A HUMAN rights advocate is campaigning for jailed Bournemouth backpacker
Kay Danes, of Foreign Prisoner Support Services, is calling for those
detaining her in India to ensure basic human rights are upheld.
On the organisation's website it is claimed that Daisy has "suffered from
malaria, has very little to eat and faces all manner of physical abuse".
It cites the United Nations Declaration of Human Rights article five - "No
one should be subjected to torture or to cruel, inhuman or degrading
treatment or punishment."
It also sites article 10 - "Everyone is entitled in full equality to a fair
and public hearing by an independent and impartial tribunal, in the
determination of his rights and obligations and of any criminal charge
In adds: "The only way to guarantee that these two basic human rights are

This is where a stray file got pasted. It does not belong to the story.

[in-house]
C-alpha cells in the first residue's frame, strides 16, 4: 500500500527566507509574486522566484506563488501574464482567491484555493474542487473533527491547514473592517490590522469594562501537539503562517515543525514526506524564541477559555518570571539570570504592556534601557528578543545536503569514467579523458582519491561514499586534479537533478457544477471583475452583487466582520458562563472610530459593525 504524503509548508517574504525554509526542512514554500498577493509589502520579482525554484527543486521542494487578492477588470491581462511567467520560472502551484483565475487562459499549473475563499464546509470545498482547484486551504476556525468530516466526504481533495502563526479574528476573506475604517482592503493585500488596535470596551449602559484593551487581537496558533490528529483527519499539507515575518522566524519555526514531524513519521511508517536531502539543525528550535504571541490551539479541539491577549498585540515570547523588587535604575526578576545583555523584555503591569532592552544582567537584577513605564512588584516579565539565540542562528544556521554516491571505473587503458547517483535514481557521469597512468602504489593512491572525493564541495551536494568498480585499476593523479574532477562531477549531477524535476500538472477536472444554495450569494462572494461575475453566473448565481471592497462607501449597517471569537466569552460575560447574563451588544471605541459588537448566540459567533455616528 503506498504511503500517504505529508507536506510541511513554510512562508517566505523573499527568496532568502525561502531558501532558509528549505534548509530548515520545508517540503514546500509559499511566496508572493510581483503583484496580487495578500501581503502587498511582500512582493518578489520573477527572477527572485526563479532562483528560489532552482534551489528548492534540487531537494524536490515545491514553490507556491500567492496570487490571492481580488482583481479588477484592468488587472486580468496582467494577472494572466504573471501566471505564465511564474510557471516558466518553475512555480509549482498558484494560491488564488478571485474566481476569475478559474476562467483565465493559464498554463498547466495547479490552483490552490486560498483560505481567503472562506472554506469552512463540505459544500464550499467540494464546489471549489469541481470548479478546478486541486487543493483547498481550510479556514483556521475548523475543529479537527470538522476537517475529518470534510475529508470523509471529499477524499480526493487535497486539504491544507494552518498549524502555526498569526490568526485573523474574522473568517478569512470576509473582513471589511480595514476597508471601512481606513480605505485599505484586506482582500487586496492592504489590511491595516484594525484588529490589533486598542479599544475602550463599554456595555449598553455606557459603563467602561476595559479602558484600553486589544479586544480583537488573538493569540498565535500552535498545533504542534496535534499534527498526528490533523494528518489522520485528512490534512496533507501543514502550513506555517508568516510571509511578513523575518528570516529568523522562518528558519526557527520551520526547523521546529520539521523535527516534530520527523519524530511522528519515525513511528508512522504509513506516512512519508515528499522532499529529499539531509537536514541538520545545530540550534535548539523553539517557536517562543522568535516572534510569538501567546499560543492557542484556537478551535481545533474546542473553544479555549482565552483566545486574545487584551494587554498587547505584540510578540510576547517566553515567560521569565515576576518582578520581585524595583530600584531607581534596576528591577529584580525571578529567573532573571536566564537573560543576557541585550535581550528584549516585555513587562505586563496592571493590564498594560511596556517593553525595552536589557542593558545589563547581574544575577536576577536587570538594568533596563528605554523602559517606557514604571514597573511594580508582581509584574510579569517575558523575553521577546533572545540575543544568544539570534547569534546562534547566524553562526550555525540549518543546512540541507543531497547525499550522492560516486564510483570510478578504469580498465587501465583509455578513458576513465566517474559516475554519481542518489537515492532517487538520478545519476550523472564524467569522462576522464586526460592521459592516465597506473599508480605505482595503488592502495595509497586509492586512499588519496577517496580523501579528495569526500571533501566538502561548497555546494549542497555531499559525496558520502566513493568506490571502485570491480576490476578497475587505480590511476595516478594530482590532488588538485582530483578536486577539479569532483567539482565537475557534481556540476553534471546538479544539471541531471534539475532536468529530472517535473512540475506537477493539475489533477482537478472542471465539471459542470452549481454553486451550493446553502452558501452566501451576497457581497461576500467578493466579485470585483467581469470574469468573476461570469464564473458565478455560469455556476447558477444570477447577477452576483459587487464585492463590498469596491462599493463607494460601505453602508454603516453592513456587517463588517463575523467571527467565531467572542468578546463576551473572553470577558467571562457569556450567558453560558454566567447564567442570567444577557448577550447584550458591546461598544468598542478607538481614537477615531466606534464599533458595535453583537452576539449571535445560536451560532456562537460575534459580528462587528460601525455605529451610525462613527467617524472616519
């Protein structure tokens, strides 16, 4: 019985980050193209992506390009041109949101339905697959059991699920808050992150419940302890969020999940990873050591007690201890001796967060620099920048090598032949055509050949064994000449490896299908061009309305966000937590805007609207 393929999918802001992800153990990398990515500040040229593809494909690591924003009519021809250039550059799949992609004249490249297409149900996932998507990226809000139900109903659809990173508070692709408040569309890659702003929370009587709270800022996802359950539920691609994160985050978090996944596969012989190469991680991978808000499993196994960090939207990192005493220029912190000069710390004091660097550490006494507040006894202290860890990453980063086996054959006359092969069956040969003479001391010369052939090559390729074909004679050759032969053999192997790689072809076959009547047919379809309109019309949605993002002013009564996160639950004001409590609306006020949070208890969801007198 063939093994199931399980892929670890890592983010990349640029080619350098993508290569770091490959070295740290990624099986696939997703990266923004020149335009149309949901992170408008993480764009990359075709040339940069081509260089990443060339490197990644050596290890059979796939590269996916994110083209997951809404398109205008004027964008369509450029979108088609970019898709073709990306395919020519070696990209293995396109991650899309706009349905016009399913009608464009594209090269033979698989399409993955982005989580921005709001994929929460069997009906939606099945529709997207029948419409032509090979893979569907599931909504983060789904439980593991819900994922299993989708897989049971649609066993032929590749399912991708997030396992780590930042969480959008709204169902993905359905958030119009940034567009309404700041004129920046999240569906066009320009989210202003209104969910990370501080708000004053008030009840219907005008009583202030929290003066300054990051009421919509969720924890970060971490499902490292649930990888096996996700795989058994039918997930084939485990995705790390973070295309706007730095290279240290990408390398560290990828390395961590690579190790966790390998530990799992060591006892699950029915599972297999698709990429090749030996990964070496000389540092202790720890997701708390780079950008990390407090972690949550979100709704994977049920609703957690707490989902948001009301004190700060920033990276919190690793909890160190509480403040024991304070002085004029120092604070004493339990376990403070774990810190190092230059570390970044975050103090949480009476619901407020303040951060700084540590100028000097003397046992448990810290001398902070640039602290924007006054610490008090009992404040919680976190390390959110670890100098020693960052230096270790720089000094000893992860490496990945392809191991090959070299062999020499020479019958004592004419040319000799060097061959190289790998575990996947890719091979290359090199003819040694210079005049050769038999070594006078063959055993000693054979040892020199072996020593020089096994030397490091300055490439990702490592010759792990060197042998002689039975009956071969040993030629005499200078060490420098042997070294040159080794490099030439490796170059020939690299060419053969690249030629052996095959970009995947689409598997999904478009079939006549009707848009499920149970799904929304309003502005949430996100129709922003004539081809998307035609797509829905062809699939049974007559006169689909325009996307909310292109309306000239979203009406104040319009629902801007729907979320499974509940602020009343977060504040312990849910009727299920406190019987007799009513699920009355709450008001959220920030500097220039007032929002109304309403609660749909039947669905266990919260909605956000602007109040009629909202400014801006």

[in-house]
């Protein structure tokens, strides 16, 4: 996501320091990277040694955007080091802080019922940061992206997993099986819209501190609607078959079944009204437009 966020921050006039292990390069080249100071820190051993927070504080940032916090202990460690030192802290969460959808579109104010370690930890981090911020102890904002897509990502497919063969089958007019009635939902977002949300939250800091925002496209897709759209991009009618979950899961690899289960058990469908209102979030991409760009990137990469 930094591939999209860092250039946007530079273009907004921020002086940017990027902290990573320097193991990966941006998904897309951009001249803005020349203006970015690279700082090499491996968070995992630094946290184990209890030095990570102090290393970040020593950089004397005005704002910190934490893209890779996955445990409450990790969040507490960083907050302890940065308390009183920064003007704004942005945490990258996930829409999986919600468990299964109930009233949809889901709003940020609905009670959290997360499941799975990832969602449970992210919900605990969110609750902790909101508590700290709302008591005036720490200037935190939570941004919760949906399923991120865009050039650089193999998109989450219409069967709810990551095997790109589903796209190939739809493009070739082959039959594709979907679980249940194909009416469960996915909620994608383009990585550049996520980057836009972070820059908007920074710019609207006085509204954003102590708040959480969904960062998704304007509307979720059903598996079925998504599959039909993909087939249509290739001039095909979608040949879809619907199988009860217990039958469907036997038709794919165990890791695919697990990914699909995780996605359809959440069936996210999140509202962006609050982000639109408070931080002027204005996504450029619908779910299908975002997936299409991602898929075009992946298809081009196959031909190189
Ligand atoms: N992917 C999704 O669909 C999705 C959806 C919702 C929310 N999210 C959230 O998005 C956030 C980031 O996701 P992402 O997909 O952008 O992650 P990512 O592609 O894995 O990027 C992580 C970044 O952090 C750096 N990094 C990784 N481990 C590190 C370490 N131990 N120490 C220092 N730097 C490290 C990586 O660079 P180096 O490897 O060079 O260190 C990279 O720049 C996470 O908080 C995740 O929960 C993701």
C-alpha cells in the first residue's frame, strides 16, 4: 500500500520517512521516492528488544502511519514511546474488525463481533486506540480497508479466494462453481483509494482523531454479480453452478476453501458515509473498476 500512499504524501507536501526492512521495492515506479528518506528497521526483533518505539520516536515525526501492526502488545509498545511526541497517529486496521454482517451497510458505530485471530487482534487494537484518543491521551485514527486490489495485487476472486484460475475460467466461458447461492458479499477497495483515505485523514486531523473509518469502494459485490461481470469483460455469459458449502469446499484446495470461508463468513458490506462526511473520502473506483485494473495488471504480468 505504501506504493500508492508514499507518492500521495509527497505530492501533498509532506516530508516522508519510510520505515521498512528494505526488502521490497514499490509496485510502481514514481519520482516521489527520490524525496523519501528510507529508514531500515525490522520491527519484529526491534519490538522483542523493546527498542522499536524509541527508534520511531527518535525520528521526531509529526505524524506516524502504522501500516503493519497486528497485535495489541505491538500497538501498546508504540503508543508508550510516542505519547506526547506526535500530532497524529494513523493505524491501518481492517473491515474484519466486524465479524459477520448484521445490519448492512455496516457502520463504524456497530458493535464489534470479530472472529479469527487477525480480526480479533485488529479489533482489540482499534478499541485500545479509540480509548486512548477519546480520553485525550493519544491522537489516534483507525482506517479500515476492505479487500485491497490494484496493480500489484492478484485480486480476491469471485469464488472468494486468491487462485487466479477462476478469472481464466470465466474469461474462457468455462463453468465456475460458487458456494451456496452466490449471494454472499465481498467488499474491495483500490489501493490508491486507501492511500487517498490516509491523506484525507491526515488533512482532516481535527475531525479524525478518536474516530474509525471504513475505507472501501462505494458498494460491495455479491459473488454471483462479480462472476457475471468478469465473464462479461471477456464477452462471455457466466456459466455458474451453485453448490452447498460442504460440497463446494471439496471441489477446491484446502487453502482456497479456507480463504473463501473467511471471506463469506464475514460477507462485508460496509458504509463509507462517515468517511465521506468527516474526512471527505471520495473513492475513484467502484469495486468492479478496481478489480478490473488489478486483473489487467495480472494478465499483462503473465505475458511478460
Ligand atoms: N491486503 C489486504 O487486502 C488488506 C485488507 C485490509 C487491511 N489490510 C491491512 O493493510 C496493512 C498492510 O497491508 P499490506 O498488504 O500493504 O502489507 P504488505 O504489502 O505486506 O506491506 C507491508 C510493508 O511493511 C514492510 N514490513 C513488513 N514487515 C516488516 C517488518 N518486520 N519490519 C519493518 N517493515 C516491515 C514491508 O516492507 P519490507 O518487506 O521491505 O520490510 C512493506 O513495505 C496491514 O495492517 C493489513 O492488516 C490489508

upheld is to get Daisy back to the UK."
The Foreign Prisoner Support Services is an advocacy group which was
established in 1995 and works co-operatively with governments,
organisations judicial and legal authorities, individuals and prisoners.
Its main aim is to provide an advisory service to families with loved ones
detained aboard and raising awareness of their plight.
The group is calling for people to write to Daisy's MP Tobias Ellwood and
the Indian High Commission in London.
Mrs Danes said: "We generally lobby governments and the embassy to provide
support and continuous awareness of the plight of people like Daisy, who
still have the right to be treated humanely."
Daisy, 25, was arrested at Bombay Airport on November 21, 2002, after
customs officials discovered 10 kilos of cannabis in a secret compartment
of a suitcase she was carrying.
Her trial began in April 2004 and is still ongoing.
Daisy's parents of Belle Vue Road, Southbourne, have made many trips to
India to see their daughter.
The former Littledown Leisure Centre fitness instructor was on a
round-the-world trip when she was arrested.
To read Daisy's case file
First published: August 10, 2005